“I grow plants for many reasons…but mostly for the joy in seeing them grow.”
There’s something to be said for getting outside and having your face in the sunshine, and your feet and hands touch the grass and the earth. It grounds us to Mother Earth and connects us to all of her energies. Tending to our flower gardens or vegetable gardens also has so many benefits that will enrich our mental and physical health.
“The glory of gardening: hands in the dirt, head in the sun, heart with nature. To nurture a garden is to feed not just the body, but the soul.”
It is said to take anywhere from 21 – 66 days to build a new habit, with the time really varying from person to person. I started this 30 day journey as a way to get back on track with some of my daily habits that had slipped lately and refocus my priorities. I wanted to concentrate on the following:
Gratitude: I had lapsed from writing daily gratitudes
Mindful eating: I wasn’t logging my food
Fitness: I had added some extra pounds I wanted to lose
Mindset: I wanted to see if yoga would be more beneficial for all of my ailments than my typical mindless treadmill walking
Rest: I wanted to get my sleep habits back on track
So here is my final check-in of my 30 day personal challenge for the month of April.
A set-back is defined as a reversal in your progress. This past week I experienced a bit of a set back, that I wrote about in my post on The Challenge of Slowing Down. I hurt my back, came down with strep and inflamed vocal chords, and was ordered to go home and rest my voice. Then came the fibromyalgia flare. And then word that one of my cousins, who is just a few years older than me, died unexpectedly. Talk about some stress on the body.
This is what happens when you ignore the little voices in your head telling you to take it easy. Take a day off. Get some rest. If I had rested sooner, maybe I wouldn’t have developed strep and lost my voice, maybe I wouldn’t have gone into full fibro flare mode.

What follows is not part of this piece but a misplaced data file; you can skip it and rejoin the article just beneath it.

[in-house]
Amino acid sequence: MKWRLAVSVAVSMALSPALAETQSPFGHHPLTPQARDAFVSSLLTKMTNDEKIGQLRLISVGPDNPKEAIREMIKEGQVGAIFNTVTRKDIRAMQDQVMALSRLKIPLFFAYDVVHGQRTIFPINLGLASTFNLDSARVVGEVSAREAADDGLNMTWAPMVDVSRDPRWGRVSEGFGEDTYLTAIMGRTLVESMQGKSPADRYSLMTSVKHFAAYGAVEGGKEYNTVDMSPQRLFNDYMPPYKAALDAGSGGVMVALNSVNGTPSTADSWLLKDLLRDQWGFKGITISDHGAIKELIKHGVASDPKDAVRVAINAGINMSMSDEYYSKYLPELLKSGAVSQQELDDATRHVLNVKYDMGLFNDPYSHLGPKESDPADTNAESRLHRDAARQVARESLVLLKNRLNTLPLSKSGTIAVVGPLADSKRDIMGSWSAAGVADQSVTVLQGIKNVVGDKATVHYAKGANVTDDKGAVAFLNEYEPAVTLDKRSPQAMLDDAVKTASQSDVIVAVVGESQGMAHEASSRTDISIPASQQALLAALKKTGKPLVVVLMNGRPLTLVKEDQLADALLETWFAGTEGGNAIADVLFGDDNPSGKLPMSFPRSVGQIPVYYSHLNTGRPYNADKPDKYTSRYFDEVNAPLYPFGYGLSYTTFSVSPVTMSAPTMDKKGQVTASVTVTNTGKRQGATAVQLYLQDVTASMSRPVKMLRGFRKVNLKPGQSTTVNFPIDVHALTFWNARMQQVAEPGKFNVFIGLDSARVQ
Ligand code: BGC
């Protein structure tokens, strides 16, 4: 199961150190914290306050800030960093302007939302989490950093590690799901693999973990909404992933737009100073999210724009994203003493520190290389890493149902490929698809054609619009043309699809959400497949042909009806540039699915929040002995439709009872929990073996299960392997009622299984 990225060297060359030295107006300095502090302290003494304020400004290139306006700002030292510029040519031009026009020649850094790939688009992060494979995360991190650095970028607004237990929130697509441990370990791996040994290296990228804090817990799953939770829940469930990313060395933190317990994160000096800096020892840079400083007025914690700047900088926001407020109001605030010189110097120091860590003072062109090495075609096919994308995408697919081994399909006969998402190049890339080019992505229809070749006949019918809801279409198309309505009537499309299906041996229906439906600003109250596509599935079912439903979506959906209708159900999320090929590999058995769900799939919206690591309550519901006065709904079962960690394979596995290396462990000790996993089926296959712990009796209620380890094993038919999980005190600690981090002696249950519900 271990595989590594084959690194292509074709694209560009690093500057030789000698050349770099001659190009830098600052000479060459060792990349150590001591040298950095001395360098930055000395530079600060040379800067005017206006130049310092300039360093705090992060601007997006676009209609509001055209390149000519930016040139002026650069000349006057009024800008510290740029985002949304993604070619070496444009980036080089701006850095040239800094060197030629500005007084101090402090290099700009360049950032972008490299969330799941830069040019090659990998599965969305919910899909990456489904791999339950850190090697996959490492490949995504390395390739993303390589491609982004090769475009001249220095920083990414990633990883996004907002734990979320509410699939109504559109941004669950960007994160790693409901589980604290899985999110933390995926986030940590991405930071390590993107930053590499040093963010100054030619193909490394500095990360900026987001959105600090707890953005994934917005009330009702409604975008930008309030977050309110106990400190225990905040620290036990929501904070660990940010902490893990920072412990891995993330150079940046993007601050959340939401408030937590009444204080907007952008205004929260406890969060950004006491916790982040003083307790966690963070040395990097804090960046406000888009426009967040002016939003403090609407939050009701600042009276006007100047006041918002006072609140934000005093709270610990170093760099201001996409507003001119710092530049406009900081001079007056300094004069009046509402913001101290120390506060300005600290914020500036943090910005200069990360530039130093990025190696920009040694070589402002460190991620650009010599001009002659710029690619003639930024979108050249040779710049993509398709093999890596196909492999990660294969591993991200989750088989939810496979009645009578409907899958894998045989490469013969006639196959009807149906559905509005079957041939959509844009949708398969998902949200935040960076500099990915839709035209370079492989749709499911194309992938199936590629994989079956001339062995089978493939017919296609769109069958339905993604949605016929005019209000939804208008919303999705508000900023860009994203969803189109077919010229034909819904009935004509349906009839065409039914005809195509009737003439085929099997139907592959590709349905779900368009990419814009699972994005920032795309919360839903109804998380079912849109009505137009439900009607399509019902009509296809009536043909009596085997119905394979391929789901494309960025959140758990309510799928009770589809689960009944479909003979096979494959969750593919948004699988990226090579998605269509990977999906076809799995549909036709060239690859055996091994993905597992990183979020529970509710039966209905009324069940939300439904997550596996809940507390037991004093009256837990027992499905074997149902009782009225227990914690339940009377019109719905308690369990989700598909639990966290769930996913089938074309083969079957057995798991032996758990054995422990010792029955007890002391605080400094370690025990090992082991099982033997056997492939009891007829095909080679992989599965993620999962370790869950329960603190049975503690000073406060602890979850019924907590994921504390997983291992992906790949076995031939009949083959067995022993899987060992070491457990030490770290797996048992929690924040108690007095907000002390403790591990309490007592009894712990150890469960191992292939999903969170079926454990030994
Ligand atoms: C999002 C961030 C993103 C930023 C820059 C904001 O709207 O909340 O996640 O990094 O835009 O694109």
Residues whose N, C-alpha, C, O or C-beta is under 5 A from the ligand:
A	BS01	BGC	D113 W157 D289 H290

“Temporary set backs are overshadowed by persistence.” ~Quentin L. Cook
I have had difficulty accepting that I cannot do what I once could. I am not the same person I once was.
Life in general requires overcoming challenges and obstacles of many types. Life with fibromyalgia introduces its own share of challenges: lack of energy, lack of sleep, chronic pain being the most prevalent. These things can change who you are and how you approach life. What once was a simple task, such as getting out of bed in the morning, can now be a daily struggle.
In the years since my diagnosis, my biggest challenge has been SLOWING DOWN. I have had difficulty accepting that I cannot do what I once could. I am not the same person I once was. Type A personalities like myself prefer to be in the game rather than sitting on the sidelines.
Adopting health strategies such as a clean diet, regular workouts, and supplements, has helped lessen the daily pain and limited my “flares” of my fibromyalgia. It has allowed me to maintain a moderately active lifestyle. And then I begin to think: Maybe I am OK. Maybe I am in some sort of remission. Maybe I can push myself just a little harder. And that thinking usually ends in a crash and burn, i.e. fibro flare and bed rest. Slowing down, resting allows the body to recover from the stresses put upon it. Without a recovery period, we can do our bodies more harm than good.
Smoothies are a great way to sneak more fruits, vegetables, and fiber into your diet. The combinations and options are endless!
I make a lot of smoothies for breakfast. My typical recipe is high in anti-oxidants and fiber, with all kinds of yummy stuff in it. It’s easy for me to blend up and drink while I am getting ready in the morning. But I have seen this trend of making smoothie bowls so I decided to try my hand at one over the weekend, for my 30 Day Challenge.
My body is wearing out. Since 2000 when I was diagnosed with a herniated disc in my lower back and a few months later fibromyalgia, my body seems to have been on a steady decline. I used to be a treadmill warrior, committed to reaching those 10,000 steps a stay so my Fitbit would say “Nice job, Cindy!”. Well injuries and physical therapy and doctors recommendations to try something else have convinced me that perhaps I needed to fold up the treadmill for good. Or at least for the next 30 days…